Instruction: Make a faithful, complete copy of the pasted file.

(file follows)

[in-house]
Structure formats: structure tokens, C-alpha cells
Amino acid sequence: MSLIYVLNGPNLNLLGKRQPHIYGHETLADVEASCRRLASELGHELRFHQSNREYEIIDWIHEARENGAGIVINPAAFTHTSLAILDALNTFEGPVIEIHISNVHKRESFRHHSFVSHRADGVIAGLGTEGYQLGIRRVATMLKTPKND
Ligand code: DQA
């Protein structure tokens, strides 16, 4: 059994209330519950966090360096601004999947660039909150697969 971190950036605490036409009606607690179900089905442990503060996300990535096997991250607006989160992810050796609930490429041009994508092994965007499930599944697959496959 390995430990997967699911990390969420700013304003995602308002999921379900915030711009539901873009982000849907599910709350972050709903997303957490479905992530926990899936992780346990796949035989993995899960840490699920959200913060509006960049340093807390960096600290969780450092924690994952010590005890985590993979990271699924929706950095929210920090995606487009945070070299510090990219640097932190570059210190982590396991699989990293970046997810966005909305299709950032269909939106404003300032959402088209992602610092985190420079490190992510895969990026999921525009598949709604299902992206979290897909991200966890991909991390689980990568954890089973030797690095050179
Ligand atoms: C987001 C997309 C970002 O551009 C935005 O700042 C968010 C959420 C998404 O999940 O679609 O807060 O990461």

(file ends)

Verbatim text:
[in-house]
Structure formats: structure tokens, C-alpha cells
Amino acid sequence: MSLIYVLNGPNLNLLGKRQPHIYGHETLADVEASCRRLASELGHELRFHQSNREYEIIDWIHEARENGAGIVINPAAFTHTSLAILDALNTFEGPVIEIHISNVHKRESFRHHSFVSHRADGVIAGLGTEGYQLGIRRVATMLKTPKND
Ligand code: DQA
């Protein structure tokens, strides 16, 4: 059994209330519950966090360096601004999947660039909150697969 971190950036605490036409009606607690179900089905442990503060996300990535096997991250607006989160992810050796609930490429041009994508092994965007499930599944697959496959 390995430990997967699911990390969420700013304003995602308002999921379900915030711009539901873009982000849907599910709350972050709903997303957490479905992530926990899936992780346990796949035989993995899960840490699920959200913060509006960049340093807390960096600290969780450092924690994952010590005890985590993979990271699924929706950095929210920090995606487009945070070299510090990219640097932190570059210190982590396991699989990293970046997810966005909305299709950032269909939106404003300032959402088209992602610092985190420079490190992510895969990026999921525009598949709604299902992206979290897909991200966890991909991390689980990568954890089973030797690095050179
Ligand atoms: C987001 C997309 C970002 O551009 C935005 O700042 C968010 C959420 C998404 O999940 O679609 O807060 O990461």